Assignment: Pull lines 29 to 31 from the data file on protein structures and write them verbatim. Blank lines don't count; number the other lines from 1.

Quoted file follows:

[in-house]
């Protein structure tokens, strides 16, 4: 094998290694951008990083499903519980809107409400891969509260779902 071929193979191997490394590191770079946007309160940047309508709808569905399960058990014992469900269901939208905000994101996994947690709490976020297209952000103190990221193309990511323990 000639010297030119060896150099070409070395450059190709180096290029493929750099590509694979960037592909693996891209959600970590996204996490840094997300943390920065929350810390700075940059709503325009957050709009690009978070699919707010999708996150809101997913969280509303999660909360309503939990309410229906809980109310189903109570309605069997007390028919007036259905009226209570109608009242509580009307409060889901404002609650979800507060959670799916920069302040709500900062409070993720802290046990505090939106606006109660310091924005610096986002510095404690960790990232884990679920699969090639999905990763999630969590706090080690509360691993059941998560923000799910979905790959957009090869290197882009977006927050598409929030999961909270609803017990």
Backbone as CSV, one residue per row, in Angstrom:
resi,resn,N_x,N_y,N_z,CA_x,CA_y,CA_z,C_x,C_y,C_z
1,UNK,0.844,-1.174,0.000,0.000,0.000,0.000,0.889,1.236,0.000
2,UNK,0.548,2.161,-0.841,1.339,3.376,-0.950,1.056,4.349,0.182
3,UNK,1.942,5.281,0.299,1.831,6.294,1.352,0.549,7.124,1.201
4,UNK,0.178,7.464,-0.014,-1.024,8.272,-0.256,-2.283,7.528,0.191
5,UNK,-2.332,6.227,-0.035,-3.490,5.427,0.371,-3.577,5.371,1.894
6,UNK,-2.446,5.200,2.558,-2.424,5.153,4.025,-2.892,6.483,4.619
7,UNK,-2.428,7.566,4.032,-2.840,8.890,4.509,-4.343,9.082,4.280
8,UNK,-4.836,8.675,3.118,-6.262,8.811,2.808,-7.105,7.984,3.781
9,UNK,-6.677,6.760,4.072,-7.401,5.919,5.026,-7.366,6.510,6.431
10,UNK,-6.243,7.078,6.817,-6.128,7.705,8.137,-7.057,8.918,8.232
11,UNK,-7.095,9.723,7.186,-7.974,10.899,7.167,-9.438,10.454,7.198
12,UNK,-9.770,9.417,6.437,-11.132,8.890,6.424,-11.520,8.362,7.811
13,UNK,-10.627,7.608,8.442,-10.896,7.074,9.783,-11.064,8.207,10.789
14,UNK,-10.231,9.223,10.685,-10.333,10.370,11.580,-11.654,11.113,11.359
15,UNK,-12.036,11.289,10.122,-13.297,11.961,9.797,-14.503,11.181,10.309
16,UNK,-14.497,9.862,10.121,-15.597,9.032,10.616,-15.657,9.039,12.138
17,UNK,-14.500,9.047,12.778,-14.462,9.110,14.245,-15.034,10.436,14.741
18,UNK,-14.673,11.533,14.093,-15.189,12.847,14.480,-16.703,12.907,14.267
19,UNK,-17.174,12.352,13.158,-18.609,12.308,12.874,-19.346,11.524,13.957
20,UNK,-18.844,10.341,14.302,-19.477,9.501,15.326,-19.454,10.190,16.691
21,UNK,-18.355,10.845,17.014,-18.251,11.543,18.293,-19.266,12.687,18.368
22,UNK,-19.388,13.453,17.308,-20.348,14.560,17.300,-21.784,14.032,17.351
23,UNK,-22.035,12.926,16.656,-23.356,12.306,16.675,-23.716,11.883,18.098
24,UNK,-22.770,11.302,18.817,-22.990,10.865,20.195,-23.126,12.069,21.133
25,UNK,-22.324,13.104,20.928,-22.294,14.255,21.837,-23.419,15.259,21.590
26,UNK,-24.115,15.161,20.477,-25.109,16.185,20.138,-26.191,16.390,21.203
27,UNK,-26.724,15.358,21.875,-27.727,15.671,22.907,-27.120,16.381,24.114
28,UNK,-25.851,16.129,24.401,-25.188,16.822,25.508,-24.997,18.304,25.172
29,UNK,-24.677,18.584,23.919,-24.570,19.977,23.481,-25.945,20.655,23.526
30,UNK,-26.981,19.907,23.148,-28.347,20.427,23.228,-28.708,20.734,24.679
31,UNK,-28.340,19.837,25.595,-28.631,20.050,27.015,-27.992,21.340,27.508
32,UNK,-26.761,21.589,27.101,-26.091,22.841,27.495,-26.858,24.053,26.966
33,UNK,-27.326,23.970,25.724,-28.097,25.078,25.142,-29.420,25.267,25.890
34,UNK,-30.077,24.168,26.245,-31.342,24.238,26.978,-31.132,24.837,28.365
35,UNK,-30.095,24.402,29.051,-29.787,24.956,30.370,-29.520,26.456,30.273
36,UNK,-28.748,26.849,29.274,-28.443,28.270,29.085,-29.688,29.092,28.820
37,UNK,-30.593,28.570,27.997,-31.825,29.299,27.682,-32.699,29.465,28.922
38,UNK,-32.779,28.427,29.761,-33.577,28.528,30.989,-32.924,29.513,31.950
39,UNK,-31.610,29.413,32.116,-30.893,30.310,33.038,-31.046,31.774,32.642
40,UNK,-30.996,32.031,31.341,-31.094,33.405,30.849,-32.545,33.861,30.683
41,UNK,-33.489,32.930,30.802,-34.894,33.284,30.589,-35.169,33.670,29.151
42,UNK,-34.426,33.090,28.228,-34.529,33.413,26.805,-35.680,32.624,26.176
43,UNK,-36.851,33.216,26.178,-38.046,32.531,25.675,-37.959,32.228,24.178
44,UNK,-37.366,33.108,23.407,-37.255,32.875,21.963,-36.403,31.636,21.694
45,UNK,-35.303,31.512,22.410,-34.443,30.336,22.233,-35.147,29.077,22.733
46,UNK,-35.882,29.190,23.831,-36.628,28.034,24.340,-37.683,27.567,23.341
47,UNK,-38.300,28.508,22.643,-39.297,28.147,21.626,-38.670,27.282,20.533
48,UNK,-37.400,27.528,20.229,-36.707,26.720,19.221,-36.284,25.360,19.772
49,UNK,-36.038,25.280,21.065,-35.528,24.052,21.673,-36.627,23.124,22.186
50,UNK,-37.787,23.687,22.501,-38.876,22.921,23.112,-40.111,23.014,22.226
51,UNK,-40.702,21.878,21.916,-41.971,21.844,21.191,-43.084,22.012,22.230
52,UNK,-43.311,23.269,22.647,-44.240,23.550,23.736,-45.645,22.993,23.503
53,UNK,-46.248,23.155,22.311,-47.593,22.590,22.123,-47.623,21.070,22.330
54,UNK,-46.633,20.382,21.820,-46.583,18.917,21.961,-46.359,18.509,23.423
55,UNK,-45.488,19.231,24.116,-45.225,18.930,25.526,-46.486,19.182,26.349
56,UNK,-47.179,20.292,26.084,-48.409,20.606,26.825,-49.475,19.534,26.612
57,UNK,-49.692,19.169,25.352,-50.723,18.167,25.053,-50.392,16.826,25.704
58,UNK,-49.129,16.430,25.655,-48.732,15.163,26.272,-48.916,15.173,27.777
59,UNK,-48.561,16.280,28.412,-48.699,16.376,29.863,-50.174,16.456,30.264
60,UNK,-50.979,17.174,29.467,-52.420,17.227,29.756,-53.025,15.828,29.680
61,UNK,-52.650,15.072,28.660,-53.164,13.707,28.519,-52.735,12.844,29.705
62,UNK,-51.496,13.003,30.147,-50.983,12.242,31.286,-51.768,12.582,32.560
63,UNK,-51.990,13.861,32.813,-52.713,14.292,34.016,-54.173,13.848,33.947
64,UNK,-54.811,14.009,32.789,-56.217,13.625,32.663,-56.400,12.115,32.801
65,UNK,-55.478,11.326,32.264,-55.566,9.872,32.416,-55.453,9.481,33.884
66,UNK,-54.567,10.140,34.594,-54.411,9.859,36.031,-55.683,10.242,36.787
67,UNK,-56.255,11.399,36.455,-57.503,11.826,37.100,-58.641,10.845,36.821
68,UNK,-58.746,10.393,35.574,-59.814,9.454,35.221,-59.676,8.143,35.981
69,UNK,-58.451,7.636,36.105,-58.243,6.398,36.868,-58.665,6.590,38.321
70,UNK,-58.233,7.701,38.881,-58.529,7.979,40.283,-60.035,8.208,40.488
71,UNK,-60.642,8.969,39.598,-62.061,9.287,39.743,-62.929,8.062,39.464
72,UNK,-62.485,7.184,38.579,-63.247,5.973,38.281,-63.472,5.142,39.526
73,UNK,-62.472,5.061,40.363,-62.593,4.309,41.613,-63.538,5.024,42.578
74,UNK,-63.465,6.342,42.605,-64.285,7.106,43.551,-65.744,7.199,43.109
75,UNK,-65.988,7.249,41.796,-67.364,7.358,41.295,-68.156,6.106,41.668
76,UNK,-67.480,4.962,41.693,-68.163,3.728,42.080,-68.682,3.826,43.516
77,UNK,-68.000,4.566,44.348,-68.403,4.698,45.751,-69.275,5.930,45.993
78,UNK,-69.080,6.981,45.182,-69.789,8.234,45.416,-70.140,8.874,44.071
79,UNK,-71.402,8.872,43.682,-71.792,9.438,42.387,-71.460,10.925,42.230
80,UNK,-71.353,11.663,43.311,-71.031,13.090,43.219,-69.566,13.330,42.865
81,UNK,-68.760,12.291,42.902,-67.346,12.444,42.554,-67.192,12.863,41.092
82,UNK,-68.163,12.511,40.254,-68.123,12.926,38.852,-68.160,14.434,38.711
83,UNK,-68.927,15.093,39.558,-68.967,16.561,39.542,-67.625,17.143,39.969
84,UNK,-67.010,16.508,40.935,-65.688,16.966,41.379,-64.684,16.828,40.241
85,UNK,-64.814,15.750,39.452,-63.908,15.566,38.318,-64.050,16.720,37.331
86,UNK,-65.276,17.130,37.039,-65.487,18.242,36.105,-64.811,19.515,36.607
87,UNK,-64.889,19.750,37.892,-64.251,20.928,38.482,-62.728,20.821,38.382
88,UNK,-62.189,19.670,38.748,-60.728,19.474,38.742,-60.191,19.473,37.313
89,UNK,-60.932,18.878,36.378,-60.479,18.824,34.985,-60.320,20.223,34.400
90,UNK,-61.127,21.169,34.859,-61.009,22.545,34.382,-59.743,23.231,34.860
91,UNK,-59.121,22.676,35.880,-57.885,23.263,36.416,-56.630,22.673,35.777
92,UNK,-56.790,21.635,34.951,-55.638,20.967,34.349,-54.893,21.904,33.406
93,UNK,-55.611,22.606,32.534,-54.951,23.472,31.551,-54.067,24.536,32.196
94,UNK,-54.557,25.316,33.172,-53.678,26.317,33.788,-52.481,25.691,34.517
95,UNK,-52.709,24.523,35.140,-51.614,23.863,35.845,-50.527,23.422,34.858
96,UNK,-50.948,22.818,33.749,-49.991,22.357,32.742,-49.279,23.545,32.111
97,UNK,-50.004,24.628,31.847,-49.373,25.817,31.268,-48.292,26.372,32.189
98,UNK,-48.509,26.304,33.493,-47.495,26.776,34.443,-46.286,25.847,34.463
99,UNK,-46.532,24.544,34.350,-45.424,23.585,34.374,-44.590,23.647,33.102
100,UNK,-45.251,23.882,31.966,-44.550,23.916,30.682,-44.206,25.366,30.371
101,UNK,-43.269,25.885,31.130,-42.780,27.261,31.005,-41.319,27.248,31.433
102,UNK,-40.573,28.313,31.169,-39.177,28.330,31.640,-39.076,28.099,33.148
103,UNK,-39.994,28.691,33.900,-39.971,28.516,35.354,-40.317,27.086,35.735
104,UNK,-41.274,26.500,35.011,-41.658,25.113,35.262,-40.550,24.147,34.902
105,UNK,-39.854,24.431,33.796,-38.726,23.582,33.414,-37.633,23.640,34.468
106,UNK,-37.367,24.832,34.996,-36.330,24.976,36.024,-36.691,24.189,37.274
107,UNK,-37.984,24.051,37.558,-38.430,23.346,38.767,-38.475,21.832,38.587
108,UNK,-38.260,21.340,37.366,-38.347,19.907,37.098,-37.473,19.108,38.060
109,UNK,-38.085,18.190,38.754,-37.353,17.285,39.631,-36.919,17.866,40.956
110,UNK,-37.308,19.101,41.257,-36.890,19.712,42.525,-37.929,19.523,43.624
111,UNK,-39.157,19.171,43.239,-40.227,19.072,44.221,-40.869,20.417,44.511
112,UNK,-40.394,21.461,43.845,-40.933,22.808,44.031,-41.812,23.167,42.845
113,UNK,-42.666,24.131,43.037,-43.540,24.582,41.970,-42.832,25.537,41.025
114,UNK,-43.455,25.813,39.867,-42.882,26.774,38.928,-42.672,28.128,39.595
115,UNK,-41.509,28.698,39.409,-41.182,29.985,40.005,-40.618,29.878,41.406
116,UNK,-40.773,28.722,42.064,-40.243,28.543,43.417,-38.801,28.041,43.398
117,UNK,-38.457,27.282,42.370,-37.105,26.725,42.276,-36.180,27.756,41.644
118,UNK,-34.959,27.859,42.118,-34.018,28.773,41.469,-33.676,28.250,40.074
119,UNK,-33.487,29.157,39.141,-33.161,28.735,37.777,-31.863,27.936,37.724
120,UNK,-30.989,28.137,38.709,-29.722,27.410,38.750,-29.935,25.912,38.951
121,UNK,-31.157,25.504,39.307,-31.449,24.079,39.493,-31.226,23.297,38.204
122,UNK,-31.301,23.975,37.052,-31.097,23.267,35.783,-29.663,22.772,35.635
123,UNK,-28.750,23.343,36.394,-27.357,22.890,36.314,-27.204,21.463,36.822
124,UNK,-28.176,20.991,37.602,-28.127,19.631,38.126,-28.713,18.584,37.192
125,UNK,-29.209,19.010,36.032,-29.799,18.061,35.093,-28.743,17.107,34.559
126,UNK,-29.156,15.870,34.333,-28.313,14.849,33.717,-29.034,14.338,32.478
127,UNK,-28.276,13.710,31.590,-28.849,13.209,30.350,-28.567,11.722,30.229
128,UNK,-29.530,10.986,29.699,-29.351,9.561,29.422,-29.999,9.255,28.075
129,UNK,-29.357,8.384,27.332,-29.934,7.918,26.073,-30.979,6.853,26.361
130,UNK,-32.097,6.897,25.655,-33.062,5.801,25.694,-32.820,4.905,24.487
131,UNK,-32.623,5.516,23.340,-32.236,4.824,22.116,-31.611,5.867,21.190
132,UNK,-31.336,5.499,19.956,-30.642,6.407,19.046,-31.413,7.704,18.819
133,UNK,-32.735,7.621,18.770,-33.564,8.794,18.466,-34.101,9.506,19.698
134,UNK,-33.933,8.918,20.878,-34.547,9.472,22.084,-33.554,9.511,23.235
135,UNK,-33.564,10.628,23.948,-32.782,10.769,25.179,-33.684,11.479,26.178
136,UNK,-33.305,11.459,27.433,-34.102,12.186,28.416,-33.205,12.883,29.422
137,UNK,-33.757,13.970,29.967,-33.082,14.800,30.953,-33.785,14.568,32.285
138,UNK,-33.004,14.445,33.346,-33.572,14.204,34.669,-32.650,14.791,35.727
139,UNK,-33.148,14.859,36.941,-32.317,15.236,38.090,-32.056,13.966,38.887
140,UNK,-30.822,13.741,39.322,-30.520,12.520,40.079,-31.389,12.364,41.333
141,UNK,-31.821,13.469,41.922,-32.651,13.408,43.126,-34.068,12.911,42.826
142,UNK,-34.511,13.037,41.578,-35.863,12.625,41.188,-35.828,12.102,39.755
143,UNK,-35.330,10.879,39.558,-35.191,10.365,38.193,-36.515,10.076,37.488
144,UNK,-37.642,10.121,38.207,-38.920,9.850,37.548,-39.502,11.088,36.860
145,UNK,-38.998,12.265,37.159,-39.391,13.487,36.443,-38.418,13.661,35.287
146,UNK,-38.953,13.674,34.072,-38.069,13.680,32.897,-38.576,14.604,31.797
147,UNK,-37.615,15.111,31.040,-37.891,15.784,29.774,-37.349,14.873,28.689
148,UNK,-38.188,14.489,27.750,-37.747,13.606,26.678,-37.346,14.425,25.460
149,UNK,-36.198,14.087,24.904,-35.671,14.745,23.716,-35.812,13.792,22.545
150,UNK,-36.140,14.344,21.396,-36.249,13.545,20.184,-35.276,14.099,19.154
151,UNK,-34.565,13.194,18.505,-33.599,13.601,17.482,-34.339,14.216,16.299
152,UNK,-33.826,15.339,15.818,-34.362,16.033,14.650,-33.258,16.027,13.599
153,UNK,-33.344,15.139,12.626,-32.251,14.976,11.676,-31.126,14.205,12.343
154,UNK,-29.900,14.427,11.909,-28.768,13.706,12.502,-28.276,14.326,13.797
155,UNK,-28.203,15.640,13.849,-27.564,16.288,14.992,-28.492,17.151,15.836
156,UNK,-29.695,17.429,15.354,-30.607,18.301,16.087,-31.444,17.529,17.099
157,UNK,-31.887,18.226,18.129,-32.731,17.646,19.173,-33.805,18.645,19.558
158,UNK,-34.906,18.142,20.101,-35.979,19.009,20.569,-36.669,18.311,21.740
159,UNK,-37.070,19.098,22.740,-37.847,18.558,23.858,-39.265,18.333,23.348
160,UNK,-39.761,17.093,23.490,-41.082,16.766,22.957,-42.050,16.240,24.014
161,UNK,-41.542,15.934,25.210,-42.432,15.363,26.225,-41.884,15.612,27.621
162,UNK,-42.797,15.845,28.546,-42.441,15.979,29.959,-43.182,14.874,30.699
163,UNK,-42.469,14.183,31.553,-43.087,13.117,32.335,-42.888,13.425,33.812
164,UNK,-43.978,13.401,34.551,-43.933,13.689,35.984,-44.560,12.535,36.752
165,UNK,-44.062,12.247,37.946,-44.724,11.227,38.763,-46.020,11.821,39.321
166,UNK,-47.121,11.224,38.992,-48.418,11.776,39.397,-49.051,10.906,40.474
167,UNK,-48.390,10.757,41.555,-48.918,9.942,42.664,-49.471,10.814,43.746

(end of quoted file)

25,UNK,-22.324,13.104,20.928,-22.294,14.255,21.837,-23.419,15.259,21.590
26,UNK,-24.115,15.161,20.477,-25.109,16.185,20.138,-26.191,16.390,21.203
27,UNK,-26.724,15.358,21.875,-27.727,15.671,22.907,-27.120,16.381,24.114